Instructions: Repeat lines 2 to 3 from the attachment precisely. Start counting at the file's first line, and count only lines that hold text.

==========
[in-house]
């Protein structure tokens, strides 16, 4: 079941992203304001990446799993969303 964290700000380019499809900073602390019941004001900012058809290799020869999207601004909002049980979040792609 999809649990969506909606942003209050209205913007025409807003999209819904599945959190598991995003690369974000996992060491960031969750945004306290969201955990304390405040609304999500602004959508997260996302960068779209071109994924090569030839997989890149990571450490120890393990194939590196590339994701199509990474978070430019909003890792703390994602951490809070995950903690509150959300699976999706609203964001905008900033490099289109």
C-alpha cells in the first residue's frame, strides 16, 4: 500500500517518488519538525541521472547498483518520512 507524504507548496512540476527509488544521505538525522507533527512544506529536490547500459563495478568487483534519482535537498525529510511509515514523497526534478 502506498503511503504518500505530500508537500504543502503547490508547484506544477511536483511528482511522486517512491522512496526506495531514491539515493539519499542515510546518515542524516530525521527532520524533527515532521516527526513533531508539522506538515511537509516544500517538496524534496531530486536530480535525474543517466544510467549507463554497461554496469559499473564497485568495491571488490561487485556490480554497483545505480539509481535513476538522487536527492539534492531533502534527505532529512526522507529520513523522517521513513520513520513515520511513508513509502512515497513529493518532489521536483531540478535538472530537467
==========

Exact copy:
């Protein structure tokens, strides 16, 4: 079941992203304001990446799993969303 964290700000380019499809900073602390019941004001900012058809290799020869999207601004909002049980979040792609 999809649990969506909606942003209050209205913007025409807003999209819904599945959190598991995003690369974000996992060491960031969750945004306290969201955990304390405040609304999500602004959508997260996302960068779209071109994924090569030839997989890149990571450490120890393990194939590196590339994701199509990474978070430019909003890792703390994602951490809070995950903690509150959300699976999706609203964001905008900033490099289109």
C-alpha cells in the first residue's frame, strides 16, 4: 500500500517518488519538525541521472547498483518520512 507524504507548496512540476527509488544521505538525522507533527512544506529536490547500459563495478568487483534519482535537498525529510511509515514523497526534478 502506498503511503504518500505530500508537500504543502503547490508547484506544477511536483511528482511522486517512491522512496526506495531514491539515493539519499542515510546518515542524516530525521527532520524533527515532521516527526513533531508539522506538515511537509516544500517538496524534496531530486536530480535525474543517466544510467549507463554497461554496469559499473564497485568495491571488490561487485556490480554497483545505480539509481535513476538522487536527492539534492531533502534527505532529512526522507529520513523522517521513513520513520513515520511513508513509502512515497513529493518532489521536483531540478535538472530537467